By Christof Rühl
Many of us are anxiously anticipating what the endgame will look like in the stand-off between Russia and Ukraine. Invasion or incursion, sanctions or retreat, or will diplomacy manage to find a face-saving solution?
This may well be the wrong perspective. Instead of finding an endpoint, we may have to get used to the idea of a “frozen” conflict — a drawn-out, slow-burning and continuous source of irritation.
Russian President Vladimir Putin’s attempts to put back together what remains of earlier Russian empires is not driven by fear of an imminent attack: it is designed to deny its citizens alternative visions of life in a post-Soviet society.
This is the first item we need to understand. Russia does not want a prosperous and thriving Ukrainian democracy at its border. It wants a subservient or a failing state. There is no room for win-win thinking in this approach.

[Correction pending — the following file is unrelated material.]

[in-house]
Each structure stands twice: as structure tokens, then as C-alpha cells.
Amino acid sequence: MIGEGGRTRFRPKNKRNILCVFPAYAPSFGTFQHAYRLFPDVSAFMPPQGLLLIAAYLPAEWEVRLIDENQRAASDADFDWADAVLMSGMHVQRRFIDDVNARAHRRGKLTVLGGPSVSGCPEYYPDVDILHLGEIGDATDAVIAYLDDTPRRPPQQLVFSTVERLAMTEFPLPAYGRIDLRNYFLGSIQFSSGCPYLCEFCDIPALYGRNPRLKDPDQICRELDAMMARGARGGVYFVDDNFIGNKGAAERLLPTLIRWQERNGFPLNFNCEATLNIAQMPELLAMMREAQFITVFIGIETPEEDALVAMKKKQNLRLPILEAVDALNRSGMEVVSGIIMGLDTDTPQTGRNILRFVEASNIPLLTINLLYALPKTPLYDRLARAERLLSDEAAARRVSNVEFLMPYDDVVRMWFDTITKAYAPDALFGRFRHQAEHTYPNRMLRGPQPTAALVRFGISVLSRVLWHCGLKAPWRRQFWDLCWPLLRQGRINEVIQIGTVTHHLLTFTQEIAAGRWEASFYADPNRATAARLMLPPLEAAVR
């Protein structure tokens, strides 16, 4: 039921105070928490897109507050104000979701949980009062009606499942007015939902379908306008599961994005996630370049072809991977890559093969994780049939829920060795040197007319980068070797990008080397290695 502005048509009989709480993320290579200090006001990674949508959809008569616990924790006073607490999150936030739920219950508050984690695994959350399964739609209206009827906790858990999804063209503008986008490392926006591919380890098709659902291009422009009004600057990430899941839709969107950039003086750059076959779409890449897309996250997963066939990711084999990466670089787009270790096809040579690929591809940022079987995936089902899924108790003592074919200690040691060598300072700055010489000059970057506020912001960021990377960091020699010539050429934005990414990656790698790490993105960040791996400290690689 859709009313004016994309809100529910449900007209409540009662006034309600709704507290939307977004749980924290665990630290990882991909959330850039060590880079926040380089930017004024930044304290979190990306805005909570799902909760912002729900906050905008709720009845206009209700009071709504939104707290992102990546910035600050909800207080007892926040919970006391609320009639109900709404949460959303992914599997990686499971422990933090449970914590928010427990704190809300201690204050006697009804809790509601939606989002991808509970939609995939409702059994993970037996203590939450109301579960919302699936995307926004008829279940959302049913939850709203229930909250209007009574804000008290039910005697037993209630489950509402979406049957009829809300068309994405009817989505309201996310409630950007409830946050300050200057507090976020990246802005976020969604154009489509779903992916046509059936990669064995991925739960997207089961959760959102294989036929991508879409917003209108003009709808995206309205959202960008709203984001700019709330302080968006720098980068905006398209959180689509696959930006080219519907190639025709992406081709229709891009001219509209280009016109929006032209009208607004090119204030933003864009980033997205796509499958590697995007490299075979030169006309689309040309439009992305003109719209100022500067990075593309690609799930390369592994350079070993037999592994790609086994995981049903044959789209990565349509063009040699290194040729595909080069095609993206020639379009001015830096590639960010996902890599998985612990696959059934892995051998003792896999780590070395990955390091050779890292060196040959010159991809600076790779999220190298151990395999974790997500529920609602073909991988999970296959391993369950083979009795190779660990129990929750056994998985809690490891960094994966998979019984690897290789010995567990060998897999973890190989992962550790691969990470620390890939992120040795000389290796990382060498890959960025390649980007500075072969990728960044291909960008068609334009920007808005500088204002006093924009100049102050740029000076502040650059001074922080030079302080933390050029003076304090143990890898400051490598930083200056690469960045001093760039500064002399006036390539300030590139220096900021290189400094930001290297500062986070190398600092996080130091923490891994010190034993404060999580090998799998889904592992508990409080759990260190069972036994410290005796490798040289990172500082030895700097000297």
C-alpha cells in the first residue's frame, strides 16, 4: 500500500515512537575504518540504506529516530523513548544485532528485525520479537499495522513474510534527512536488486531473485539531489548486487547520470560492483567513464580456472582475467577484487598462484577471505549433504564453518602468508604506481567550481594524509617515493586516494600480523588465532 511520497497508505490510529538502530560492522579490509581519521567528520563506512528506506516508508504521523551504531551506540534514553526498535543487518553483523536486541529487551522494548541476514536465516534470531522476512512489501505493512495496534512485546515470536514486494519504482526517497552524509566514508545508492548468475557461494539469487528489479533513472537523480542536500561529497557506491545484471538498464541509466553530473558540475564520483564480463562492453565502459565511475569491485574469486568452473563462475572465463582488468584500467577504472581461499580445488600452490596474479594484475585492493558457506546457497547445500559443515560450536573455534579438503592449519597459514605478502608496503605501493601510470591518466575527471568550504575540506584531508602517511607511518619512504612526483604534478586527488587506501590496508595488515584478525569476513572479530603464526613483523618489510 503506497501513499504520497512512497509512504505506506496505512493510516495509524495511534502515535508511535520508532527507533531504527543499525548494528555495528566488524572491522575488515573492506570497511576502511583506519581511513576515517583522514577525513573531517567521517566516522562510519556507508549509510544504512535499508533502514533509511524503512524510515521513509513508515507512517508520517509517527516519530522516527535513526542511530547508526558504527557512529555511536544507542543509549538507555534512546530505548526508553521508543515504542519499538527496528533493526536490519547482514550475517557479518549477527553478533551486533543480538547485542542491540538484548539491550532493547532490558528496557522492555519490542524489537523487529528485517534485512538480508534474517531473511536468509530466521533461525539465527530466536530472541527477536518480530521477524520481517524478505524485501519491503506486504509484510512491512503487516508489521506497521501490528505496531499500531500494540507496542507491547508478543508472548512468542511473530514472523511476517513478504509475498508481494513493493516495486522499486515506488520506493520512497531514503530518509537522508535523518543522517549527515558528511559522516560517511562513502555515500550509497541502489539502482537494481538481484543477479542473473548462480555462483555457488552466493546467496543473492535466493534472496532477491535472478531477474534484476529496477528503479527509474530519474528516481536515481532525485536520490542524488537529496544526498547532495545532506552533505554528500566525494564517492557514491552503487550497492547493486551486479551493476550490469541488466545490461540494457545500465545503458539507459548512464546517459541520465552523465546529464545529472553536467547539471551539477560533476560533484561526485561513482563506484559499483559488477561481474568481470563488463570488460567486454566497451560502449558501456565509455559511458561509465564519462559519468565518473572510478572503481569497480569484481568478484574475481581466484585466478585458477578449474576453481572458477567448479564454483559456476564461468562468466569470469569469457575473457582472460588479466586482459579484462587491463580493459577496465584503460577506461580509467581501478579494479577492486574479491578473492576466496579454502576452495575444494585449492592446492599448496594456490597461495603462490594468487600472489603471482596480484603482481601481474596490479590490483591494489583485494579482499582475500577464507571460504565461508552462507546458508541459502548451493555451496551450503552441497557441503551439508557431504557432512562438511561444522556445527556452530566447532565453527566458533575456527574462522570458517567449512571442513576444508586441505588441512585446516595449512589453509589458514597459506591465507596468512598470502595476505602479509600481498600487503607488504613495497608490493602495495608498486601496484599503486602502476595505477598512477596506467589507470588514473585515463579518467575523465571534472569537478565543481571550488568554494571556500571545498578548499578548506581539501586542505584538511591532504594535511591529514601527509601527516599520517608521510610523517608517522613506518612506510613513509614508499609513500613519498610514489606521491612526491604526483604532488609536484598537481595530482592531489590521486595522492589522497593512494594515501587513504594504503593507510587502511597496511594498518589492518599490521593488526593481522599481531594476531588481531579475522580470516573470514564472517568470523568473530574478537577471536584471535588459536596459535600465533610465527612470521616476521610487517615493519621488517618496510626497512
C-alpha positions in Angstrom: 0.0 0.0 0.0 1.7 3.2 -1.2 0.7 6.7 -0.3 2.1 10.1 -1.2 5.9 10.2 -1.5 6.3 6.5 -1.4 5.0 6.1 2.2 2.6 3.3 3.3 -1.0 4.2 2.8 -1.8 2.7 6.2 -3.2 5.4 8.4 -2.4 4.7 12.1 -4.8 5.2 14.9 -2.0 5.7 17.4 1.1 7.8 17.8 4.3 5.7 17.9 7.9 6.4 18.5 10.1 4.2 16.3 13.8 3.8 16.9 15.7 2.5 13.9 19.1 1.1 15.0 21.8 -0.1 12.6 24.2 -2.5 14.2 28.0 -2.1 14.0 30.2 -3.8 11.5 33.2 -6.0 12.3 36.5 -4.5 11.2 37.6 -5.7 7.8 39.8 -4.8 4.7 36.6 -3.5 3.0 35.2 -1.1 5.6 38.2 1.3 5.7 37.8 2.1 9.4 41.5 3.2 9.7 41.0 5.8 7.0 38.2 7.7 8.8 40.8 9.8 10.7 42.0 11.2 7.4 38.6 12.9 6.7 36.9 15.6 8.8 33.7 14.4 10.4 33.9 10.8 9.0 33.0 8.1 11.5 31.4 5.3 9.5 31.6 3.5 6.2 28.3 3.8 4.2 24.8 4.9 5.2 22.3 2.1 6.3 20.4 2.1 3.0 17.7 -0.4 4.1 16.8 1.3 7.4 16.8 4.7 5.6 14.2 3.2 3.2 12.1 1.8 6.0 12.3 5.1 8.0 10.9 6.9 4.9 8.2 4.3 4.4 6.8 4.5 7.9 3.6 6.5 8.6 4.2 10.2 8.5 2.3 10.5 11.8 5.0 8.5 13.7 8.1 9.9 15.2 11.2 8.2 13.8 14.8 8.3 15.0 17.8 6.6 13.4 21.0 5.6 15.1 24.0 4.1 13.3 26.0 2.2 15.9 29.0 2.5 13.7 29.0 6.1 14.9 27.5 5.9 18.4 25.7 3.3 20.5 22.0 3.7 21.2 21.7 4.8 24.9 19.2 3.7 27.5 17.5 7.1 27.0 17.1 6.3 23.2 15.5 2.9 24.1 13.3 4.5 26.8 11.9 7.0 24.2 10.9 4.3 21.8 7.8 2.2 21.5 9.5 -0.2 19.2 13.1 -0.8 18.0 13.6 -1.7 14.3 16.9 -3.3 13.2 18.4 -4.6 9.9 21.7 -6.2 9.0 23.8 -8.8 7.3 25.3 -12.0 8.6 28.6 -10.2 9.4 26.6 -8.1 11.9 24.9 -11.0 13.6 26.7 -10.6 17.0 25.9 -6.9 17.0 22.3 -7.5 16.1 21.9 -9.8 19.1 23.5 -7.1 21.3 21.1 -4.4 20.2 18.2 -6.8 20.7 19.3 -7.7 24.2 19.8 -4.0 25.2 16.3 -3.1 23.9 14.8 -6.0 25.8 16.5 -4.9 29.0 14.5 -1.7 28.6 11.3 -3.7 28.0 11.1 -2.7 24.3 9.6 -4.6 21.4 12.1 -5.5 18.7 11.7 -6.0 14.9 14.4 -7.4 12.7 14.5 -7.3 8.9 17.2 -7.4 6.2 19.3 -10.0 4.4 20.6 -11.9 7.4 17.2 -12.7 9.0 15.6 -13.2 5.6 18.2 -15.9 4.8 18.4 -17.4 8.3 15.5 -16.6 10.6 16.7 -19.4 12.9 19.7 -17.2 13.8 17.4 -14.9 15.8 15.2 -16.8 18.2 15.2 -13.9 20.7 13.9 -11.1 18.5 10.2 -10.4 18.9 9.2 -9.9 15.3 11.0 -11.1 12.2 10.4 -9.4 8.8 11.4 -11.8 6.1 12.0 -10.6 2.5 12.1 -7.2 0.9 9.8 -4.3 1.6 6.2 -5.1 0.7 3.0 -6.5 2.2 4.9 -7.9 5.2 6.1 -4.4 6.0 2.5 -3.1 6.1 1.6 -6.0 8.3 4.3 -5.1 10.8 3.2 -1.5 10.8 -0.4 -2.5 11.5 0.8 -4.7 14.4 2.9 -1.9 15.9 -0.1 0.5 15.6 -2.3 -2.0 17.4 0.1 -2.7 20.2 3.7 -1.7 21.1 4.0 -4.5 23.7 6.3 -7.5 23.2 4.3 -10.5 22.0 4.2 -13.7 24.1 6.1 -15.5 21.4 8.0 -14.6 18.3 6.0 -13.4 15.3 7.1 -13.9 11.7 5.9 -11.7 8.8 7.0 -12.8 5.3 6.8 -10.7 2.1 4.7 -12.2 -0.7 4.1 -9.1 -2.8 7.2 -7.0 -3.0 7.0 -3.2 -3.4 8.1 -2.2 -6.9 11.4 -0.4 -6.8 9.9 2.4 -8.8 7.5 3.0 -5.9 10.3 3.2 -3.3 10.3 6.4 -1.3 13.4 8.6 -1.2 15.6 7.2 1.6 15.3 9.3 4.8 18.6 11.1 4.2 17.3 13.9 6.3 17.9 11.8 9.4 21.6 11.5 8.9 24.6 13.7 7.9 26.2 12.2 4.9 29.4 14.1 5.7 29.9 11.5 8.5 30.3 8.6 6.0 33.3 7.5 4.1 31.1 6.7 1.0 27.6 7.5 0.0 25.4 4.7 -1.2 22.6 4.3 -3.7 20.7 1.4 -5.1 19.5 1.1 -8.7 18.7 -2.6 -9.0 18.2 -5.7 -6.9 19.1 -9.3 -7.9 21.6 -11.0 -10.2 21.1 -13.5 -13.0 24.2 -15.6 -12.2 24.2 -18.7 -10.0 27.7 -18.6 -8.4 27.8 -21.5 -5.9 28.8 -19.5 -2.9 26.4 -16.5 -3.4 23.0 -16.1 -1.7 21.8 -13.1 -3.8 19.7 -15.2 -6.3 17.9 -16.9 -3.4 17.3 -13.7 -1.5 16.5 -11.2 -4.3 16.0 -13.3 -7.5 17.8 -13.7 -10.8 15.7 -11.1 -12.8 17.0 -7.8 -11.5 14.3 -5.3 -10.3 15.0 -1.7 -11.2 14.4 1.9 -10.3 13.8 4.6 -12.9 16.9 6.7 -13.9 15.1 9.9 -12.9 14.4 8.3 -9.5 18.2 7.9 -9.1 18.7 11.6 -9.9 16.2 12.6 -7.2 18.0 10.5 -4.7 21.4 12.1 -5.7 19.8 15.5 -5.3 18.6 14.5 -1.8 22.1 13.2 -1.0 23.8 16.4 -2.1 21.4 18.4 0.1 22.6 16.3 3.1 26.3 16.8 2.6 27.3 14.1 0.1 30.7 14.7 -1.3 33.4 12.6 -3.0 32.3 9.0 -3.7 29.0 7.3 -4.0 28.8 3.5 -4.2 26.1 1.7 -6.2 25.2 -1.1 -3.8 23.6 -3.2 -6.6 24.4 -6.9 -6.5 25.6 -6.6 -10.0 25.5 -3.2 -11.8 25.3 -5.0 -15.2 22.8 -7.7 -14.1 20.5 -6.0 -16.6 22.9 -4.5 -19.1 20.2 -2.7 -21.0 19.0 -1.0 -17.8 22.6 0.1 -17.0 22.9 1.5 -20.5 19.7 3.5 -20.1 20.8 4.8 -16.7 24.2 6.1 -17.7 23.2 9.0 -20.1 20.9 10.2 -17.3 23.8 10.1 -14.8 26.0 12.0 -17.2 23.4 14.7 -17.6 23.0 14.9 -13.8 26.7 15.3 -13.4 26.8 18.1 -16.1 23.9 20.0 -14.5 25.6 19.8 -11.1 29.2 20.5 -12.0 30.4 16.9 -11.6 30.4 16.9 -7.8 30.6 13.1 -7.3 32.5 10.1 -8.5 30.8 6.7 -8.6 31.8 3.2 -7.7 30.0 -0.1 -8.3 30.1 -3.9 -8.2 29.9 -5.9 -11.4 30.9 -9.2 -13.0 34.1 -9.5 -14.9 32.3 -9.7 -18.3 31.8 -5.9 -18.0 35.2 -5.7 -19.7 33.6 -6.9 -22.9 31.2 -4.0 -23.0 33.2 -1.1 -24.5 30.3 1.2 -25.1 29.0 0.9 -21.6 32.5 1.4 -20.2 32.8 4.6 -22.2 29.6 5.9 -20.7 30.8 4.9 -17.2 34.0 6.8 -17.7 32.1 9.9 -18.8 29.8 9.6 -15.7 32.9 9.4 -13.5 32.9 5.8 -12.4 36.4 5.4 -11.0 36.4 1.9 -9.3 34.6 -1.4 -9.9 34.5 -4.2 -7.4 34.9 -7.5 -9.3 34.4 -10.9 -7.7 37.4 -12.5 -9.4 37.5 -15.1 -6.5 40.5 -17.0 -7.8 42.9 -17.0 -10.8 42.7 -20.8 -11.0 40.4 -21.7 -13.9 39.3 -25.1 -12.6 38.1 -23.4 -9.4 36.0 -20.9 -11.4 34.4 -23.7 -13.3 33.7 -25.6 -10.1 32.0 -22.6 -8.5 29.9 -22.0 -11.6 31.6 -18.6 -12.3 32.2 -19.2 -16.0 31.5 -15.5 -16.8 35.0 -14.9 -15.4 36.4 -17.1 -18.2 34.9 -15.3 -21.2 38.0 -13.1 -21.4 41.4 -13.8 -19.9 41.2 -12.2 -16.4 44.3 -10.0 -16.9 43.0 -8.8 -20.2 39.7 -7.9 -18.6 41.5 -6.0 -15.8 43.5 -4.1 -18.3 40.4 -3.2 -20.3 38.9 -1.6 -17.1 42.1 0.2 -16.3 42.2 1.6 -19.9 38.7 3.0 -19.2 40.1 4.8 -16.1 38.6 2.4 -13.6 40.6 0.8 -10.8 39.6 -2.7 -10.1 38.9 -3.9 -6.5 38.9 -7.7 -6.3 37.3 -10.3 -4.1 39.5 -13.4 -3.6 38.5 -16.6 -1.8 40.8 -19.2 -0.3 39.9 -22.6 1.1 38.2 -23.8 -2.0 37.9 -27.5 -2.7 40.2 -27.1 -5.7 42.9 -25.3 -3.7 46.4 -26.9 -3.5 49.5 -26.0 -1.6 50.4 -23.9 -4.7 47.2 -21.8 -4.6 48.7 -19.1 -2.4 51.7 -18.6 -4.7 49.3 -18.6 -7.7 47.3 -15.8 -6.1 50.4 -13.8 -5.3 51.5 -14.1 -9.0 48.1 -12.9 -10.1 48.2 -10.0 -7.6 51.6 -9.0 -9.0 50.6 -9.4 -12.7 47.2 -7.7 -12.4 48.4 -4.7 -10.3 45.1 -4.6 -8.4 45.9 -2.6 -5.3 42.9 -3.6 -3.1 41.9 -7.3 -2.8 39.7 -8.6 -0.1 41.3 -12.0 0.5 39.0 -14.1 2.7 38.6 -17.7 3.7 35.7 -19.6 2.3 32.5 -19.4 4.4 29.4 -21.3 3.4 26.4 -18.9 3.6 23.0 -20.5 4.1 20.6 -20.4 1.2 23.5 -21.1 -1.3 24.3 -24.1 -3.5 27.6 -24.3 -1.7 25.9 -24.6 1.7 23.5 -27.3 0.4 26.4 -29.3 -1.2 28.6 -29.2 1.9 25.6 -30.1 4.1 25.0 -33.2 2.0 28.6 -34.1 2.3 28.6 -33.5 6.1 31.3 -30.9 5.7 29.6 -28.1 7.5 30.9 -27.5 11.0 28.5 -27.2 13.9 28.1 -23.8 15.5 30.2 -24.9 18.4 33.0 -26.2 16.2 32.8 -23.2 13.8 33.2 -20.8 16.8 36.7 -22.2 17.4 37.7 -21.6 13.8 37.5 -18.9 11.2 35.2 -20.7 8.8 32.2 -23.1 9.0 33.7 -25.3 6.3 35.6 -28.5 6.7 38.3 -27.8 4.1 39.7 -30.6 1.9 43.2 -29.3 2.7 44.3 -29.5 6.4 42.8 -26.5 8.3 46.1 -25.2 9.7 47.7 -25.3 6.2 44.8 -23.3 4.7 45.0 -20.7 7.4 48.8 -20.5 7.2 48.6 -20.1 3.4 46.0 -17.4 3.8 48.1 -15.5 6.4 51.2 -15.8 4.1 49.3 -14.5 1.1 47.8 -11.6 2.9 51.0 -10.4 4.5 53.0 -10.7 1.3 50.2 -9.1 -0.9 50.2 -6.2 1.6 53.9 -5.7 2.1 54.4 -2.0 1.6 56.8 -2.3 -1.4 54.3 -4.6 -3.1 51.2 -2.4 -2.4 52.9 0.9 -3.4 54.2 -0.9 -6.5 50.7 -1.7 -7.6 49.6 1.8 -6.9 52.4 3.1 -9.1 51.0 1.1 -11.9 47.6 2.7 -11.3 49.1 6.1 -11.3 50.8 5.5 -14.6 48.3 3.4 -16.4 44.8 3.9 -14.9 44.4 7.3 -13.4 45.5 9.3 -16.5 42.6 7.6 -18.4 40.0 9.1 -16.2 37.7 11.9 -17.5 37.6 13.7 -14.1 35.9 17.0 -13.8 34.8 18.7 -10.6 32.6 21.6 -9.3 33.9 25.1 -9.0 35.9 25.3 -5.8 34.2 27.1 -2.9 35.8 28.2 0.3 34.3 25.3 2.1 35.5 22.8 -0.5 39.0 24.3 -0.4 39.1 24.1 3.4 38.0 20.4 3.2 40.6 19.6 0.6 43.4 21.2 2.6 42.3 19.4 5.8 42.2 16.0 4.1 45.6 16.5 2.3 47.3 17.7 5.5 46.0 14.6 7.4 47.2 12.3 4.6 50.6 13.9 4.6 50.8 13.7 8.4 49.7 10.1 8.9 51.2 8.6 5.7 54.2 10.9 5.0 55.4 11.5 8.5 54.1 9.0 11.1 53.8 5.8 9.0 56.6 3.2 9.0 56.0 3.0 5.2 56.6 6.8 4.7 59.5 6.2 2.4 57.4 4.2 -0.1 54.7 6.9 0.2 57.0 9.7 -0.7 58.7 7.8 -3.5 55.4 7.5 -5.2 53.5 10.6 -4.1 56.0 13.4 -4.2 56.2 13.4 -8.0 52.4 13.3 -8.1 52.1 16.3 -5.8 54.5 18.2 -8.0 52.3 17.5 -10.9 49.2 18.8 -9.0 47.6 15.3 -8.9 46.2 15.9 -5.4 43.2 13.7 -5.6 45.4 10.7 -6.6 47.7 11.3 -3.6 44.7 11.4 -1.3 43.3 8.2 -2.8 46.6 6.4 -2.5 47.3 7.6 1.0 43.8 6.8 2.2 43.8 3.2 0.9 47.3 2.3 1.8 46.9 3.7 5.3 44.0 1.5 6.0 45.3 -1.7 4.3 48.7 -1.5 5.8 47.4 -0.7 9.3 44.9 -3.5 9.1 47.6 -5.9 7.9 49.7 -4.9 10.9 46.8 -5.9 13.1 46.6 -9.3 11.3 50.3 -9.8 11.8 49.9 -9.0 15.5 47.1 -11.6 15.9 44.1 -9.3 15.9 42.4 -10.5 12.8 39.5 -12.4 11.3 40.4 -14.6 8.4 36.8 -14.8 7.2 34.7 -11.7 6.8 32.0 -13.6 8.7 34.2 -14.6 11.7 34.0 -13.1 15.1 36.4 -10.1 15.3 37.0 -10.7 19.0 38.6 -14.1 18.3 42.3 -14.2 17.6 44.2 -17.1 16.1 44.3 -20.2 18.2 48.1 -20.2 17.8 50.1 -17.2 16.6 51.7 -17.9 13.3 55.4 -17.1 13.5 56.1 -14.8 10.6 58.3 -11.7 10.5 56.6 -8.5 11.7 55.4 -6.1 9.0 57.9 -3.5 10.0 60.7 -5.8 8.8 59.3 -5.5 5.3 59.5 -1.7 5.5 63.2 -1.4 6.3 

Second, the Western alliance, in particular energy-dependent Europe, is unable to stop the unfolding of a more persistent military threat.
Christof Rühl is a senior research scholar at the Center on Global Energy Policy at Columbia University SIPA, where he leads research focused on oil and gas and the energy transition. Rühl is an economist, specializing in macroeconomics and energy economics. He most recently served as global head of research at the Abu Dhabi Investment Authority (ADIA), where he created and managed ADIA’s first global research team to provide economic, energy and geopolitical analysis to the fund. Previously, he was group chief economist and vice president of BP for nine years.
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